More recently, about ten years ago I think, I spent a little bit of time at a very different kind of place, the small library at the headquarters of the International Pentecostal Holiness Church in Oklahoma City. In the basement of their headquarters was a small and, I admit, most unpromising looking library. If the SBHLA had the look of a really well-run, professional archive, with outstanding material and a full lineup of personnel, the IPHC archive was in one small room presided over byPentecostal historian Harold Hunter. After a short conversation with Harold, he began pulling out some of their materials (including the great early Pentecostal paper Live Coals of Fire, whose articles carried all sorts of awesome fire and dynamite metaphors for explaining the work of the Holy Spirit), and I had a feeling that I'd hit the jackpot. While not voluminous, the materials were the one-of-a-kind stuff that any geek historian dreams about.
Not all experiences are so wonderful, of course. At the Virginia Baptist Library at the University of Richmond (back in 1988 again), I was scared off from some of their rich material from an archivist who rather haughtily told me that my topic had been done before, and he wasn't quite sure what I was doing there. As a novice researcher, not actually sure what I was looking for other than just to snoop around and read, I just kind of slinked off and wondered if I should find another line of work. Probably I just misunderstood the archivist and was too inarticulate to explain what I was doing. Too bad, because that place has a peerless collection of early (especially eighteenth century) material; just ask Rhys Isaac.
But leaving there led me to stumble into the Foreign Mission Board of the Southern Baptist Convention. There was no "archive" there at all in 1988, just a room with a bunch of busy people and a microfiche machine in the middle. The librarian there, Edie Jeter, got me set up reading microfiche of missionary letters from the 19th century -- not what I was in Richmond to work on, but I am naturally nosy and like to read other people's letters (a pre-requisite of being a historian, I think), so there you go. They were hard to read on those old microfiche, and not made easier by the fact that it was a bustling office in which this ill-fed, ill-housed, and ill-clothed researcher happened to be sitting in the middle (fortunately this was in the South, where people tend to be polite even to confused geeks, and I won't even go into what I probably smelled like). From the couple of days I spent there I spun out an entire book idea based on these letters, which were incredible and very personal. I later moved on to other projects and never got around to pursuing this idea, but in the meantime I believe this material has moved to the SBHLA, where it awaits its historian.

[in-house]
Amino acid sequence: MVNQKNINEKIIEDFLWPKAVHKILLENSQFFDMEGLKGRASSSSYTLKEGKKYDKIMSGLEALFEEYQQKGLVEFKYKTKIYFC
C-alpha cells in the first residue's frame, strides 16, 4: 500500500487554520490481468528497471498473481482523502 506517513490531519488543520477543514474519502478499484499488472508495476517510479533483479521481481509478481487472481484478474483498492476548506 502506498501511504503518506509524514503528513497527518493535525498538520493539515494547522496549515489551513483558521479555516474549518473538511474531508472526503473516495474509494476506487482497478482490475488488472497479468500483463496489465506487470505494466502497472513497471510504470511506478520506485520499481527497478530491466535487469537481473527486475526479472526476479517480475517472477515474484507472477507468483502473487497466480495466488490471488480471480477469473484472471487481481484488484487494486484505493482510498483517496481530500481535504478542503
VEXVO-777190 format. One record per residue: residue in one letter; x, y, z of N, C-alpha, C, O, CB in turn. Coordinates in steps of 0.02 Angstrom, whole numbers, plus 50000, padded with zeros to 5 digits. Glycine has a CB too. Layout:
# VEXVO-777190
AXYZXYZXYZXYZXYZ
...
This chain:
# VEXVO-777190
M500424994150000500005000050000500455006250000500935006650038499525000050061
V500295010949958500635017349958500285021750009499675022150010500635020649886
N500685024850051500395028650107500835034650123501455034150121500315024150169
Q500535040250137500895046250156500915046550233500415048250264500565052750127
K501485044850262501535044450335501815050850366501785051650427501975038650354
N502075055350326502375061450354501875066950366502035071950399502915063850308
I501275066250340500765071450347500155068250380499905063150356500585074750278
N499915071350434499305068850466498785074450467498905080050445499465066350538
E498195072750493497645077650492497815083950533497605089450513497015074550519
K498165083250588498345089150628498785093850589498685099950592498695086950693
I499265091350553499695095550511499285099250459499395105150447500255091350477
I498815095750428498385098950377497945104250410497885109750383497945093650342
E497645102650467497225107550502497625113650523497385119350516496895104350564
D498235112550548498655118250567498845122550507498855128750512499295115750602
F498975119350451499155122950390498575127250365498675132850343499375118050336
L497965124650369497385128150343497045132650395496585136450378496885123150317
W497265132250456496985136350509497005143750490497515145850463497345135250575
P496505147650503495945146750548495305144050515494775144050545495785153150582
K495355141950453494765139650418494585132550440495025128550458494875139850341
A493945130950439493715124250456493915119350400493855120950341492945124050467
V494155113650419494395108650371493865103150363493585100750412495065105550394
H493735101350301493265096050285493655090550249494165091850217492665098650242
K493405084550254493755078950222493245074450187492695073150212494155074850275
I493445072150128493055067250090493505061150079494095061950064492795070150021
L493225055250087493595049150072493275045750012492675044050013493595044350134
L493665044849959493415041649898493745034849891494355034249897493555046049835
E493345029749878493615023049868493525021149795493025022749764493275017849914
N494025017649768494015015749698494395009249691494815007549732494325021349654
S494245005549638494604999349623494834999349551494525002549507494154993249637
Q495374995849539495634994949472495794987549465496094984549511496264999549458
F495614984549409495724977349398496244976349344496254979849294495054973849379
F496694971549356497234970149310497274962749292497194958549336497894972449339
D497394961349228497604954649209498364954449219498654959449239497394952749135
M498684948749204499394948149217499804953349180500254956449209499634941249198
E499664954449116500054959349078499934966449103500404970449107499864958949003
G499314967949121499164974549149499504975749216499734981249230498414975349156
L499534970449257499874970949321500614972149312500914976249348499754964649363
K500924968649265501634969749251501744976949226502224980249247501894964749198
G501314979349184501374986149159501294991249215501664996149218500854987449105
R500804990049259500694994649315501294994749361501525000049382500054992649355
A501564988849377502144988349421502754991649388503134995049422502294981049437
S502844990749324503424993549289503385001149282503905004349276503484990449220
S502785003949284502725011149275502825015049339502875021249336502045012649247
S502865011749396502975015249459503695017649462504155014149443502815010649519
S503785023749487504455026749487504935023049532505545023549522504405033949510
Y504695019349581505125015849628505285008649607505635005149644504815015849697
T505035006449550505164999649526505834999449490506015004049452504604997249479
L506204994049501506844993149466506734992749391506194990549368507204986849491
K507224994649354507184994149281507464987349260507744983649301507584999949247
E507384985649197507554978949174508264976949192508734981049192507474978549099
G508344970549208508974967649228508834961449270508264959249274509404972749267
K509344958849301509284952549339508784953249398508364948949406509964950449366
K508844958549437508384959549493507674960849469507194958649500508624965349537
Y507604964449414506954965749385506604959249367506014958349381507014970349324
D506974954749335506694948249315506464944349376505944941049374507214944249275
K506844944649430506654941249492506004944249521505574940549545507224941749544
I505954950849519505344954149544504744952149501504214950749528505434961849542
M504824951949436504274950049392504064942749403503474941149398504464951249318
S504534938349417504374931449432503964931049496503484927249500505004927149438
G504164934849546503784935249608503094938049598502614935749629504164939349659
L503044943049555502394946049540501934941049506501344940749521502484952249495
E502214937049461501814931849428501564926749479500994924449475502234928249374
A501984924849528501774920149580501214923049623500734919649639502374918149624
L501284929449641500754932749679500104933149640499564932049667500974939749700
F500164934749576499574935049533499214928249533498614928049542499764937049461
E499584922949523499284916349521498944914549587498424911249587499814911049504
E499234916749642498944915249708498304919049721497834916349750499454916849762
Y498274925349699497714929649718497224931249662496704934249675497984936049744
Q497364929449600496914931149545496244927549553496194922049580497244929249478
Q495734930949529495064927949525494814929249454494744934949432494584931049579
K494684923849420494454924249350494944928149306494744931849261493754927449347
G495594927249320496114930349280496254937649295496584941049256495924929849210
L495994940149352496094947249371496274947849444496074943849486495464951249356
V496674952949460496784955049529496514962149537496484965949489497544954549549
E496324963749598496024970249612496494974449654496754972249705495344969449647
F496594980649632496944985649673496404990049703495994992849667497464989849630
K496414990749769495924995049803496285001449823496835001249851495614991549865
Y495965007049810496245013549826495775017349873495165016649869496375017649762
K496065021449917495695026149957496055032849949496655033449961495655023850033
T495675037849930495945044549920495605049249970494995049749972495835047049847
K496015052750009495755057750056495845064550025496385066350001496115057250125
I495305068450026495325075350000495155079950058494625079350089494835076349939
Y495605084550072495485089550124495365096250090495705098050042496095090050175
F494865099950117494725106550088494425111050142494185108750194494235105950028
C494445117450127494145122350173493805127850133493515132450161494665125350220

There's plenty of good stuff out there for you geeks, so get busy. Write me with your archival finds and experiences and I'll post them here.